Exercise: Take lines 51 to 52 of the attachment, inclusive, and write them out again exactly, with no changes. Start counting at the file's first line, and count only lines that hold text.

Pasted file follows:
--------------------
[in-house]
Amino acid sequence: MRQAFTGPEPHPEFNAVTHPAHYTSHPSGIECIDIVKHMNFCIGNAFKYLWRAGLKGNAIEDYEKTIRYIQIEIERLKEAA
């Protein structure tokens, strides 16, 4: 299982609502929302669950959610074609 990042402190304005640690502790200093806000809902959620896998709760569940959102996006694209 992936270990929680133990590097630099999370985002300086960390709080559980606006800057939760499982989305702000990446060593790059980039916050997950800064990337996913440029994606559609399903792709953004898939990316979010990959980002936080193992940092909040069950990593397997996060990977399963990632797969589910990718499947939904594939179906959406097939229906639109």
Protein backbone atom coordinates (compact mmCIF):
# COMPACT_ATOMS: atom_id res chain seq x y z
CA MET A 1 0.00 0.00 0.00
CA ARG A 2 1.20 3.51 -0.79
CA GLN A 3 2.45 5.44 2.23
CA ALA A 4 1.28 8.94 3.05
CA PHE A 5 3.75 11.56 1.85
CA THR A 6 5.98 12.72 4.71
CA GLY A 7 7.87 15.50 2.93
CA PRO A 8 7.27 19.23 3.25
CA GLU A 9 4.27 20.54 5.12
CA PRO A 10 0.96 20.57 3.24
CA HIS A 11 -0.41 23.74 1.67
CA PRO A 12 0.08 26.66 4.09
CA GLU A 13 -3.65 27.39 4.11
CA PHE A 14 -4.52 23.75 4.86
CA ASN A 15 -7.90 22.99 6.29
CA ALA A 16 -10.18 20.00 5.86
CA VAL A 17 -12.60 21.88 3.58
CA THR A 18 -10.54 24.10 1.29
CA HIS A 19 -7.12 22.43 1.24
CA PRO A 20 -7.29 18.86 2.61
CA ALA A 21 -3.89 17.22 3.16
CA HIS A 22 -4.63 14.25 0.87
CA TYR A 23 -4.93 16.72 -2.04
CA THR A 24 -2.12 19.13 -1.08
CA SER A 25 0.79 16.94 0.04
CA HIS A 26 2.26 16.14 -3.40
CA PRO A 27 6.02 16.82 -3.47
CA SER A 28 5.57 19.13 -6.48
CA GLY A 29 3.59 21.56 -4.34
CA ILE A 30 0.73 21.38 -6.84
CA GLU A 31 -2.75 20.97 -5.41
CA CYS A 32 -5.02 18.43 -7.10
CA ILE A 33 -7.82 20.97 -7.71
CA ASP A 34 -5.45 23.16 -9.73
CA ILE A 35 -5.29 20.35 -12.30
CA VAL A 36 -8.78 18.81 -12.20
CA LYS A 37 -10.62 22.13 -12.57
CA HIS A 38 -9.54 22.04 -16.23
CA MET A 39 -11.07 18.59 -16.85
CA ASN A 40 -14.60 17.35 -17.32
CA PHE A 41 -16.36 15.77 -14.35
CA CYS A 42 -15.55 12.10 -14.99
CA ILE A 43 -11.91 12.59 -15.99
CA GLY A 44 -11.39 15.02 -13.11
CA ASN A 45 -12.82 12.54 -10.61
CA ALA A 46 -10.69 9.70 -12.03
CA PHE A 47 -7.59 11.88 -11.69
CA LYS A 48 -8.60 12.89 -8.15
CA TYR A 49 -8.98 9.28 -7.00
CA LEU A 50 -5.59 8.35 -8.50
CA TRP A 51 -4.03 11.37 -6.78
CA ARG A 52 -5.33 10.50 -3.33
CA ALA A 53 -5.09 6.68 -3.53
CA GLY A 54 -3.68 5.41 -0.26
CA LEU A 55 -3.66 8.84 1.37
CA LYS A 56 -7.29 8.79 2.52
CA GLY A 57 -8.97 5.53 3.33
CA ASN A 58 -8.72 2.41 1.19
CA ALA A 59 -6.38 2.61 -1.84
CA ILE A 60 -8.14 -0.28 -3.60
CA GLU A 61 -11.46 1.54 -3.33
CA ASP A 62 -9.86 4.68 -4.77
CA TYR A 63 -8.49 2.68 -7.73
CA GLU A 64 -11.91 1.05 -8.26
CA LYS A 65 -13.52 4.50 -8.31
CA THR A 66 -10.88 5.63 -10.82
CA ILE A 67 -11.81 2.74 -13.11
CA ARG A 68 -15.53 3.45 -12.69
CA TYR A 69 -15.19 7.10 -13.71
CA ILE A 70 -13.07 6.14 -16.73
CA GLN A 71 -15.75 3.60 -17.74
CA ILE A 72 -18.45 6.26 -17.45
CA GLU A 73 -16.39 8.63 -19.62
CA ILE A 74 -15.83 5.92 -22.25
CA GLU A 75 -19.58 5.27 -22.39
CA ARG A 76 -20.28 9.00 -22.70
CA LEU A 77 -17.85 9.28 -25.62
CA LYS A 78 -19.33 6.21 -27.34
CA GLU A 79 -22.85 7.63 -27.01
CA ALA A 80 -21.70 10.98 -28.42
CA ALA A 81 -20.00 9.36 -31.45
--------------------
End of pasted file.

CA ALA A 46 -10.69 9.70 -12.03
CA PHE A 47 -7.59 11.88 -11.69